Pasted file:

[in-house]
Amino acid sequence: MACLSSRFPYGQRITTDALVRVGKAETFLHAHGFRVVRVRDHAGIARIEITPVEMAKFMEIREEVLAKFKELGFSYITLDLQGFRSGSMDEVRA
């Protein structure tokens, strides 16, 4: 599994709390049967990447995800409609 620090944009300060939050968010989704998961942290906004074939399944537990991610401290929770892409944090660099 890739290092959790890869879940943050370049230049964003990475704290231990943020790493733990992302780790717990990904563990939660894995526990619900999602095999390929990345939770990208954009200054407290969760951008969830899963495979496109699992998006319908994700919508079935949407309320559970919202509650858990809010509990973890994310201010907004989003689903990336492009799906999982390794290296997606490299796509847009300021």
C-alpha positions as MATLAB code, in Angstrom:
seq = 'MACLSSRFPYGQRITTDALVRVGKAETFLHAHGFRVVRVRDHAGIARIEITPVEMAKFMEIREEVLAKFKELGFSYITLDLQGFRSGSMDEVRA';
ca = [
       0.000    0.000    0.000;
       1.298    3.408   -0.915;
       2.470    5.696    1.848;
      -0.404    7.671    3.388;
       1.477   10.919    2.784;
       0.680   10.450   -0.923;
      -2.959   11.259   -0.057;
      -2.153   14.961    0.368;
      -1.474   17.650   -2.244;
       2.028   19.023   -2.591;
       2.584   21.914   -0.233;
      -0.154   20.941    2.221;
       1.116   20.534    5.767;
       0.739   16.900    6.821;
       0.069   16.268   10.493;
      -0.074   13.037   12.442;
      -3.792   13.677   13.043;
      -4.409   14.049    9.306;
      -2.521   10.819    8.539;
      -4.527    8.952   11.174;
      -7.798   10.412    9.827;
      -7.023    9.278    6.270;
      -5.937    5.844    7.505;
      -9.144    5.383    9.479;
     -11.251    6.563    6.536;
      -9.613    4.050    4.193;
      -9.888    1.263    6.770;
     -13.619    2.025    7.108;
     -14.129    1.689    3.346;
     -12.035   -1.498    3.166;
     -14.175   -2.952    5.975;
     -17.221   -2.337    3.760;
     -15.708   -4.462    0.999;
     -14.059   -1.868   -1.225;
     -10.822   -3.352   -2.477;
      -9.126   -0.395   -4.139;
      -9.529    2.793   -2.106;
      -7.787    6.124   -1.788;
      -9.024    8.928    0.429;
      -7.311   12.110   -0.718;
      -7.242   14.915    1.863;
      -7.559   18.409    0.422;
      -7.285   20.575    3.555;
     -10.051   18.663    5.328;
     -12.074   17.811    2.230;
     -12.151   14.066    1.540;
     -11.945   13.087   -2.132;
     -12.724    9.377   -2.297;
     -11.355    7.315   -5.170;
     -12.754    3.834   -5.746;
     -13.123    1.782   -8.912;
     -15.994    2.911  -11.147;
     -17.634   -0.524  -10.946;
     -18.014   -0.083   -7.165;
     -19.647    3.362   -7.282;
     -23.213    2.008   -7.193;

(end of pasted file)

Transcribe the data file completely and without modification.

[in-house]
Amino acid sequence: MACLSSRFPYGQRITTDALVRVGKAETFLHAHGFRVVRVRDHAGIARIEITPVEMAKFMEIREEVLAKFKELGFSYITLDLQGFRSGSMDEVRA
């Protein structure tokens, strides 16, 4: 599994709390049967990447995800409609 620090944009300060939050968010989704998961942290906004074939399944537990991610401290929770892409944090660099 890739290092959790890869879940943050370049230049964003990475704290231990943020790493733990992302780790717990990904563990939660894995526990619900999602095999390929990345939770990208954009200054407290969760951008969830899963495979496109699992998006319908994700919508079935949407309320559970919202509650858990809010509990973890994310201010907004989003689903990336492009799906999982390794290296997606490299796509847009300021």
C-alpha positions as MATLAB code, in Angstrom:
seq = 'MACLSSRFPYGQRITTDALVRVGKAETFLHAHGFRVVRVRDHAGIARIEITPVEMAKFMEIREEVLAKFKELGFSYITLDLQGFRSGSMDEVRA';
ca = [
       0.000    0.000    0.000;
       1.298    3.408   -0.915;
       2.470    5.696    1.848;
      -0.404    7.671    3.388;
       1.477   10.919    2.784;
       0.680   10.450   -0.923;
      -2.959   11.259   -0.057;
      -2.153   14.961    0.368;
      -1.474   17.650   -2.244;
       2.028   19.023   -2.591;
       2.584   21.914   -0.233;
      -0.154   20.941    2.221;
       1.116   20.534    5.767;
       0.739   16.900    6.821;
       0.069   16.268   10.493;
      -0.074   13.037   12.442;
      -3.792   13.677   13.043;
      -4.409   14.049    9.306;
      -2.521   10.819    8.539;
      -4.527    8.952   11.174;
      -7.798   10.412    9.827;
      -7.023    9.278    6.270;
      -5.937    5.844    7.505;
      -9.144    5.383    9.479;
     -11.251    6.563    6.536;
      -9.613    4.050    4.193;
      -9.888    1.263    6.770;
     -13.619    2.025    7.108;
     -14.129    1.689    3.346;
     -12.035   -1.498    3.166;
     -14.175   -2.952    5.975;
     -17.221   -2.337    3.760;
     -15.708   -4.462    0.999;
     -14.059   -1.868   -1.225;
     -10.822   -3.352   -2.477;
      -9.126   -0.395   -4.139;
      -9.529    2.793   -2.106;
      -7.787    6.124   -1.788;
      -9.024    8.928    0.429;
      -7.311   12.110   -0.718;
      -7.242   14.915    1.863;
      -7.559   18.409    0.422;
      -7.285   20.575    3.555;
     -10.051   18.663    5.328;
     -12.074   17.811    2.230;
     -12.151   14.066    1.540;
     -11.945   13.087   -2.132;
     -12.724    9.377   -2.297;
     -11.355    7.315   -5.170;
     -12.754    3.834   -5.746;
     -13.123    1.782   -8.912;
     -15.994    2.911  -11.147;
     -17.634   -0.524  -10.946;
     -18.014   -0.083   -7.165;
     -19.647    3.362   -7.282;
     -23.213    2.008   -7.193;